To conclude, since the implementation of the SDGs in 2015, a lot of actions and projects have been developed in order to contribute to the 2030 Agenda, that encompasses all dimensions of sustainable development. However, there has been almost no recognition regarding these projects and few people know about what is happening in this matter. For that reason, this paper contributes to understanding how ocean literacy, and specifically the EmBio research project, fits into the international agenda for sustainable development and the SDGs and their targets at the local level. However, more studies like this should be developed to understand the importance and how the SDGs are being interpreted by the international community and how they are being accomplished.

Author Contributions

Conceptualization, J.C.F., L.V., R.M. and F.F.; Data curation, R.M. and C.M.D.; Formal analysis, J.C.F., R.M. and F.Z.S.; Funding acquisition, J.C.F.; Investigation, J.C.F., R.M., F.Z.S. and C.M.D.; Methodology, J.C.F., L.V., R.M. and F.F.; Supervision, J.C.F. and F.Z.S.; Validation, J.C.F., L.V., R.M. and C.M.D.; Visualization, J.C.F., F.Z.S. and C.M.D.; Writing—original draft, J.C.F., R.M. and C.M.D.; Writing—review & editing, J.C.F., L.V., R.M. and F.F. All authors have read and agreed to the published version of the manuscript.


This research is funded by Fundação para a Ciência e a Tecnologia, with granted number of UIDB/04292/2020 and by PO SEUR-Operational Programme for Sustainability and Efficient Use of Resources—granted number EMBIO-POSEUR-03-2215-FC-000020 (European Commission Structural and Investment Funds/Portugal2020 Strategy).The research team thanks the Municipality of Torres Vedras and the Municipality of Lourinhã for their excellent collaboration, research support and funding.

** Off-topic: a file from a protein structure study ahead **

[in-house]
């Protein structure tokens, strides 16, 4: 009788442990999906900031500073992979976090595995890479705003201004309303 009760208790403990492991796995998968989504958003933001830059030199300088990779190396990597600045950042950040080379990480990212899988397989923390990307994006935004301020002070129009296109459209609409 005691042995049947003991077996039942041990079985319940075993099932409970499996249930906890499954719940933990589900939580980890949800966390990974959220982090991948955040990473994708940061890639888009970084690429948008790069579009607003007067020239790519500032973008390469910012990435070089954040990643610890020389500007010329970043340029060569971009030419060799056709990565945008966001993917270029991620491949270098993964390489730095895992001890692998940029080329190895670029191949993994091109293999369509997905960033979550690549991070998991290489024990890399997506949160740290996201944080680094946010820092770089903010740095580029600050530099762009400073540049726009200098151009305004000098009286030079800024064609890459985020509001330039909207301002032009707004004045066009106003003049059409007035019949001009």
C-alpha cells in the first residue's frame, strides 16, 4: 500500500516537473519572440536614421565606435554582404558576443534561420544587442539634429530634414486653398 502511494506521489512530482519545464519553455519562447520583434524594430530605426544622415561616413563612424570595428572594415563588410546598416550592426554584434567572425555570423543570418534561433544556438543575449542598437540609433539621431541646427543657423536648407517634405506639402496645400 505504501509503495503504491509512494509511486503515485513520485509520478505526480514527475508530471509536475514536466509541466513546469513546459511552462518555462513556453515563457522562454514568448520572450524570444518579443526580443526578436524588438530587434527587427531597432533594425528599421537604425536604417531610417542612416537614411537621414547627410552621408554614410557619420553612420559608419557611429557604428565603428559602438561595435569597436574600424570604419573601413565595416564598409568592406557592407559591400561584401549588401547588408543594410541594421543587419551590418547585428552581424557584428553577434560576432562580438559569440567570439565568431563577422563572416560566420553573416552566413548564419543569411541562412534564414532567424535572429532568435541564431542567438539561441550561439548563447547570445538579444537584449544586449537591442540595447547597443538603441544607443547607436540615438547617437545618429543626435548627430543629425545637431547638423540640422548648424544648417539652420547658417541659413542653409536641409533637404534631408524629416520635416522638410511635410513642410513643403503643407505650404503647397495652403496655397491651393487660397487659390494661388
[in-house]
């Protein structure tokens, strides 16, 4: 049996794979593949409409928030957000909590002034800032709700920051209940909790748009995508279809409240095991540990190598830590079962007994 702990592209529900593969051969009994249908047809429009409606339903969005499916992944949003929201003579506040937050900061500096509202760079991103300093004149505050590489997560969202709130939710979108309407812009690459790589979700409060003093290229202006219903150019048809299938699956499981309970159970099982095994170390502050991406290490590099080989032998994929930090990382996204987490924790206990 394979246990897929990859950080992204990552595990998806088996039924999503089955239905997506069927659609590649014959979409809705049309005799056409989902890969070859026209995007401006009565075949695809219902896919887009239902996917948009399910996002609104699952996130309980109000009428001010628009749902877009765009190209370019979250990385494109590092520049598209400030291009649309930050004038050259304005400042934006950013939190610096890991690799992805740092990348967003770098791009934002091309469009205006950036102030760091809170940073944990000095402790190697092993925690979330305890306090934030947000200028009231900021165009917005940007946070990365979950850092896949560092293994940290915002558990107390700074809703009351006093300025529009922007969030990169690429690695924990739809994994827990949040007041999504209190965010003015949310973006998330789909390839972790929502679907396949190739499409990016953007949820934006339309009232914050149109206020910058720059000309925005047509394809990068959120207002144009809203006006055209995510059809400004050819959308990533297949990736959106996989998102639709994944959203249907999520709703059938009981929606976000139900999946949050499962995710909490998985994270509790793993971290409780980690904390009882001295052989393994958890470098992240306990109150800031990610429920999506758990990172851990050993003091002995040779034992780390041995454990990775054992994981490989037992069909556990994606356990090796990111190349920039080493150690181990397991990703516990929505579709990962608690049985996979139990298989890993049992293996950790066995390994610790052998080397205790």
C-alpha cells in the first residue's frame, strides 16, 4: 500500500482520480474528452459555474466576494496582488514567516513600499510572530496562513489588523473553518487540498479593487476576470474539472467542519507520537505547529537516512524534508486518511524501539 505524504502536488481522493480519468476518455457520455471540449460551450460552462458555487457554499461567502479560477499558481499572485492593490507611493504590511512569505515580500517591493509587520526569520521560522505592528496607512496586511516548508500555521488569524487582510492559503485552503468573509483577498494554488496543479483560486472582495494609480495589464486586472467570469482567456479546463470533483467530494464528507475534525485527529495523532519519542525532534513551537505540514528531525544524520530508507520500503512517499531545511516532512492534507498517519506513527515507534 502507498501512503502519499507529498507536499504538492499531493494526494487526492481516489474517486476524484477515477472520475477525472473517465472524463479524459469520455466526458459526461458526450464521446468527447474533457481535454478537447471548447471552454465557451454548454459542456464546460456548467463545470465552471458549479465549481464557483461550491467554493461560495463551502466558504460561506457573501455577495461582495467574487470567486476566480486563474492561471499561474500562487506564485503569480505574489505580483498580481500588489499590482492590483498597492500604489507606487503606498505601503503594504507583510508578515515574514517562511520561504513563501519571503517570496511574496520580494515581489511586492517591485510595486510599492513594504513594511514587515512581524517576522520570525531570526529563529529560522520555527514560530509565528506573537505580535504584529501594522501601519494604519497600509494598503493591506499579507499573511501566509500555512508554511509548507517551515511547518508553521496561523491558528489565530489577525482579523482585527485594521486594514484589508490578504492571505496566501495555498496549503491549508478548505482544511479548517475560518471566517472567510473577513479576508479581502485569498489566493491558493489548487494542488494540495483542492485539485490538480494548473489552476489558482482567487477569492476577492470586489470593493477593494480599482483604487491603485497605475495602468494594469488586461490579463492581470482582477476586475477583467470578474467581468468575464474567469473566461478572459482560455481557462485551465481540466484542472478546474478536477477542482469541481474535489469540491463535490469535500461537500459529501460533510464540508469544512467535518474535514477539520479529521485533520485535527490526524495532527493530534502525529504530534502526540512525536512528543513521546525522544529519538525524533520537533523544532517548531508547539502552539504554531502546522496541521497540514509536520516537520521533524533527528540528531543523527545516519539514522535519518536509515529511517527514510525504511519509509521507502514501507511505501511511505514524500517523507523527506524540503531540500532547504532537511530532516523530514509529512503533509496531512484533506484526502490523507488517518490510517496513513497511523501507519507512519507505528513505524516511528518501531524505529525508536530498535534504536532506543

Institutional Review Board Statement

Not applicable.

Informed Consent Statement

Not applicable.

Data Availability Statement

Not applicable.

Conflicts of Interest

The authors declare no conflict of interest.

Appendix A

Figure A1. Itinerant Exhibition “Biodiversity–Knowing to Preserve the Coastline of Torres Vedras and Lourinhã” in a school.
Figure A1. Itinerant Exhibition “Biodiversity–Knowing to Preserve the Coastline of Torres Vedras and Lourinhã” in a school.
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Figure A2. Itinerant Exhibition “Biodiversity–Knowing to Preserve the Coastline of Torres Vedras and Lourinhã” in the regional shopping center.
Figure A2. Itinerant Exhibition “Biodiversity–Knowing to Preserve the Coastline of Torres Vedras and Lourinhã” in the regional shopping center.
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Figure A3. (a) Guide of educational activities and (b) contents book.
Figure A3. (a) Guide of educational activities and (b) contents book.
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Figure A4. Theorical classes of the training session for teachers and educators in an auditorium (a) and class room (b).
Figure A4. Theorical classes of the training session for teachers and educators in an auditorium (a) and class room (b).
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Figure A5. Field trip as part of training session for teachers and educators.
Figure A5. Field trip as part of training session for teachers and educators.
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Figure A6. Awareness and action campaigns in Torres Vedras (a) and Lourinhã (b).
Figure A6. Awareness and action campaigns in Torres Vedras (a) and Lourinhã (b).
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Figure A7. Social media platforms (Facebook) with 1600 followers.
Figure A7. Social media platforms (Facebook) with 1600 followers.
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Figure 1. Sustainable Developments Goals for the period of 2015–2030 (United Nations).
Figure 1. Sustainable Developments Goals for the period of 2015–2030 (United Nations).
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Figure 2. Location of Torres Vedras and Lourinhã Municipalities, Portugal.
Figure 2. Location of Torres Vedras and Lourinhã Municipalities, Portugal.
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Figure 3. Conceptual Scheme of Ambassadors for Biodiversity (EmBio) Research Project.